Wow – Timely post! In the past 5 days I’ve experienced two of those things for the first time – Prairie Home Companion/Garrison Keillor live (Saturday – it was on my bucket list, and I’ve listened to him on npr pretty much since birth, which was not too many years after the show originally began!;) – his storytelling is beyond magical 🙂 ), and a visit to a Christian counselor (yesterday – which I scheduled an hour away from the town I live in and the church where I work, so no one would know me and *gasp* find out that I was completely overwhelmed with… everything).

    It’s a lot less lonely realizing that there are kindred spirits out there, and thanks for the much needed push to exit pretense and reputation-management mode. I operate there waaaay too often.

  9. Loren Warnemuende

    Yep. I can relate. That tension between what I want people to see and what I see in myself is exhausting at times.

    But then sometimes there is a flip side that takes me by surprise. It’s the comment/complement from another who seems to see something pretty amazing in me–a godly quality that seems too good to be true. I have a hard time accepting that; I’m convinced the person is either deluded, or if it actually IS true I will get a big head if I acknowledge it. I guess I find rest in that tension by realizing that somehow, despite me, Christ has shone through. And that’s a pretty awesome thing.

    I think many of us could say that about you and so many here in the Rabbit Room, Andrew. Christ is shining through.

  10. Carl A.

    Yes, Kyle, this post reminded me of that Rich Mullins song as well. Another great one is Jill Phillip’s “Nobody’s Got It All Together.”

    Some of my favorite lyrics:

    “I have seen the darkness of my heart
    And found a love that’s shown me it’s too hard
    To walk through life and not let down my guard
    What good is it to say “Please Savior come”
    If there is nothing you need rescue from
    Life is something no one has a corner on

    Don’t whitewash the truth about yourself ’cause
    Nobody’s got it all together
    If you want to be like everyone else, well
    Nobody’s got it all together”

  11. Heidi

    I do wish I could keep the mask lowered and the truth out there for all… but especially for me. The truth about self. It’s been a long time coming but I can begin to see that it’s my real self He loves and my real self He uses. That ‘actor’ self was not in touch with her alcoholism, her prideful ways, her sin. The money I made being clever and profound on stage only marks my lack of humility in the hundreds. No Quickbooks program is going to tally my loss. I thank God for helping me find the way back to Him before I self-destructed. The slope to self-deception is icy-slick. I was at the bottom before I knew I had crested the hill.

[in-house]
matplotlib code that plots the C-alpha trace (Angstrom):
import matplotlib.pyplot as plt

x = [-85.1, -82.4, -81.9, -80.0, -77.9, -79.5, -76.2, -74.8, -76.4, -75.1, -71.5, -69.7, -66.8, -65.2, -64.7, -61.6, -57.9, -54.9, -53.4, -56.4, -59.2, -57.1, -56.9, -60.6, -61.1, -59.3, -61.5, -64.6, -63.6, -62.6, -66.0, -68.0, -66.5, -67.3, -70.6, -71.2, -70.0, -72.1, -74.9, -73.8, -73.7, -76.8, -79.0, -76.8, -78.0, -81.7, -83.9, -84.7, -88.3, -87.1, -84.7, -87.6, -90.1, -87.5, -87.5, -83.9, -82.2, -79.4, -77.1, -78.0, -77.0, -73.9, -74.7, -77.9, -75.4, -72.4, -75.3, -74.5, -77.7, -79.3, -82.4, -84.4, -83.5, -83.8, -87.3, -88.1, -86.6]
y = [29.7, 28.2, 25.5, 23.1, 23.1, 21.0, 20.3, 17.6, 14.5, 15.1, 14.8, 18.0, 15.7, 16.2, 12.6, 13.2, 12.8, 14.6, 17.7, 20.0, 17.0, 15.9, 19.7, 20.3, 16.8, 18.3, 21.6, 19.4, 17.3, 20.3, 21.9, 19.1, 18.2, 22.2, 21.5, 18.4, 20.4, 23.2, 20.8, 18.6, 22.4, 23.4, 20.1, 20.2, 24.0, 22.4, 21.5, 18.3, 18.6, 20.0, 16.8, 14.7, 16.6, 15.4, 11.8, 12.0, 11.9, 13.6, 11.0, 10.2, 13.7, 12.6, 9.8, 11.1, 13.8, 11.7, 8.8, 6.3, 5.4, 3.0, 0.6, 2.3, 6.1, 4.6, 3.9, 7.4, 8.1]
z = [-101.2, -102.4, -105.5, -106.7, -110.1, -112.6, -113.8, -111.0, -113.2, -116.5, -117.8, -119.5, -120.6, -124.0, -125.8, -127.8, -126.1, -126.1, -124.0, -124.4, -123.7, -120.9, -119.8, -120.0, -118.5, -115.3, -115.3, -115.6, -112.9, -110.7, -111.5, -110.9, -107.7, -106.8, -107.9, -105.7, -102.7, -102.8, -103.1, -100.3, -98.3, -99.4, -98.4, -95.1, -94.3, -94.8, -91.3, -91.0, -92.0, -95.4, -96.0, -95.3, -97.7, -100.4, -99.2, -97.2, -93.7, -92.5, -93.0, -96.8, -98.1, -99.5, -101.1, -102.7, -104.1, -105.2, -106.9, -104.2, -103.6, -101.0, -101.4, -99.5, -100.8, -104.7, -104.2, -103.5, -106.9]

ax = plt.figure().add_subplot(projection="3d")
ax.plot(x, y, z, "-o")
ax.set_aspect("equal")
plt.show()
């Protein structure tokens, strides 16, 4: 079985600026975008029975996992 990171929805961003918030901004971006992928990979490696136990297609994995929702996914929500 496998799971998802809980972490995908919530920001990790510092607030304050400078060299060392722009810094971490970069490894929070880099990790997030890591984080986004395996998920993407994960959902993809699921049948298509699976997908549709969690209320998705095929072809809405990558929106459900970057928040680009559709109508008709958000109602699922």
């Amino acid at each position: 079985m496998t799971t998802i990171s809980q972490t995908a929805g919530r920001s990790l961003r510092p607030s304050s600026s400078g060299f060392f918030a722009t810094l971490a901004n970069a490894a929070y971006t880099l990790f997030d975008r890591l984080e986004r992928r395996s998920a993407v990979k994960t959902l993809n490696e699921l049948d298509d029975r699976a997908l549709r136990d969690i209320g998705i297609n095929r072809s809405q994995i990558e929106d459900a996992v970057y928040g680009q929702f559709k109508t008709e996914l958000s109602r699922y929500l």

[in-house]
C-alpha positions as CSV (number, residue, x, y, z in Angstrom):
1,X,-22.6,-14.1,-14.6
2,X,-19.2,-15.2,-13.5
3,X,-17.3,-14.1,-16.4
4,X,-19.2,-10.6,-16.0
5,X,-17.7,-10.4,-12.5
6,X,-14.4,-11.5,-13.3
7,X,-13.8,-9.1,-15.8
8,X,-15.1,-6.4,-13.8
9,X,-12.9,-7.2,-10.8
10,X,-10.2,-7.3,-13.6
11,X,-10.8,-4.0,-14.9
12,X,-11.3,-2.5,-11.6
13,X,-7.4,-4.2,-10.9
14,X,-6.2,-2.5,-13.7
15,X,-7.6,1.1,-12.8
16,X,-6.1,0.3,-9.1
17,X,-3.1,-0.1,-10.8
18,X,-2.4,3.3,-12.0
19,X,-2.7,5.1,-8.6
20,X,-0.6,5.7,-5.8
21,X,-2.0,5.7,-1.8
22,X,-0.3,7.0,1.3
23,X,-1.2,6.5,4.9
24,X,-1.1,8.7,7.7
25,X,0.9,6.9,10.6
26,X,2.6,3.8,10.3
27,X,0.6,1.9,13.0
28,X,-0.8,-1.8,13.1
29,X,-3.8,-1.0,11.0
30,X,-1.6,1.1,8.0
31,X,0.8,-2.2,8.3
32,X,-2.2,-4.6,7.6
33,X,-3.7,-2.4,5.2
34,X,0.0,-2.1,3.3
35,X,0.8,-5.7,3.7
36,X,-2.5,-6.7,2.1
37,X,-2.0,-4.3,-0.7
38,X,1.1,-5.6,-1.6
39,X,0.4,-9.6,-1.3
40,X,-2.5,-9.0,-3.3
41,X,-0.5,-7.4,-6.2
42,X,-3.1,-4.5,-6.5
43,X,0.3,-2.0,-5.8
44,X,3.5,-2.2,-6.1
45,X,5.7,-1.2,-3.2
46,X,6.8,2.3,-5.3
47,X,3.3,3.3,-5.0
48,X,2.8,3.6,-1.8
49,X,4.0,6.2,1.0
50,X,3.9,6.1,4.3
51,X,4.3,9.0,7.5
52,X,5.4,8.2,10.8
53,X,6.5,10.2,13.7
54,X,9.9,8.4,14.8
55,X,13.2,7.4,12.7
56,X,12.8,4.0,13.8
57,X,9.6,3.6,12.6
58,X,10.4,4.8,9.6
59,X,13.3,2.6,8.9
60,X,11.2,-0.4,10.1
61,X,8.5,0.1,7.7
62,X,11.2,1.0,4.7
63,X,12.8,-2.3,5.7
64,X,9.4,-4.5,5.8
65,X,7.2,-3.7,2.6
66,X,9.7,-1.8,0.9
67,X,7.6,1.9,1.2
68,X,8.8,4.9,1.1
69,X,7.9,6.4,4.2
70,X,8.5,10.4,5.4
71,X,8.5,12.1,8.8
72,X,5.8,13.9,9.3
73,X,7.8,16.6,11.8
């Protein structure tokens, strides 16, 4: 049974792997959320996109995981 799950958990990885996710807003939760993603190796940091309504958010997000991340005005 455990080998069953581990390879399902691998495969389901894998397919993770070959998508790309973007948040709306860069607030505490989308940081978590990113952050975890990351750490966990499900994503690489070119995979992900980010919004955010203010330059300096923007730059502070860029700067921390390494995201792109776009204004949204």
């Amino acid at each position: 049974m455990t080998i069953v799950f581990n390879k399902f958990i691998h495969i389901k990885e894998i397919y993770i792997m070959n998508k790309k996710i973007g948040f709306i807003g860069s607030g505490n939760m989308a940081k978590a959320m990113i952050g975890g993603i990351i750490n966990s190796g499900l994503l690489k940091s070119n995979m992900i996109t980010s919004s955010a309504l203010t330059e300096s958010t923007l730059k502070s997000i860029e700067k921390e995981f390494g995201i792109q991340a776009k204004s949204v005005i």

Your specific examples are excellent. Your message is heart-felt. Thank you.

  12. Bruce Hennigan

    I am a doctor. What “House” said is true. Everyone lies. We lie to ourselves. We lie to God. But, it is hard to lie to a doctor. As a radiologist, it is very hard to lie to me. I have Xray vision! I can see the truth inside of us all! It’s not pretty. It’s devastating. Particularly when those “visions” are of myself!
    I did two years of counseling. Why should your doctor know that? Because it is very, very hard to lie to a counselor! If you’ve had counseling, the jig is up. The doctor will know you’ve come clean (hopefully) before. It makes it easier to break the ice.
    The most important thing I learned from my counselor was to ask the question “What is the lie?” Isn’t that interesting in context of your post? The implication is we live in the midst of lies; of untruths that somehow we use to build our own world of “truth”. And yet, in the morass of our rationalizations, we flounder because we hide the truth about ourselves from ourselves.
    Here is the thrust. Who is the father of lies? Not me. Not God. Satan. With that realization, we understand the admonition that “you shall know the truth and the truth shall set you free”.
    As I grow older and I put on the papery gown and sit on a fellow doctor’s table waiting for my examination, I begin to understand this odd mix of lies and truth that we live in on this world. Thank God there is a new country waiting where truth is kind and lies are as distant as the stars and we will be free of this conflict as we sit at the feet of the ultimate Truth and bask in His glory and love!
    Thanks for the wondrous post.

  13. Jeanine

    I read this when it was posted on the other website and enjoyed reading it again, especially as I am smack dab in the middle of Ragamuffin Gospel by Brennan Manning (which is changing my life). Wow, how desperately I struggle to just be real and not put on a “calm mother of 5” mask! If people saw the me that my kids see, well, I’d hear a lot less of “Wow, how do you do it all?”
    Because I don’t.
    In the words of Mr. Manning…All is grace.

  14. Donna Rowe

    Andrew, you speak of so many of the things we all do and feel. Thank you for putting this in writing and causing me to look at myself more truthfully.

  15. Molly

    Thank you so much for this, it is very timely. : ) Last Sunday I was the most vulnerable I have ever been about some of the uglier parts of my life in a pretty public forum. I felt strongly that was what God wanted me to do, and wasn’t freaked out at the time, but then spent the next two days having panic attacks that people had seen who I really was, and it wasn’t the pretty version I usually present.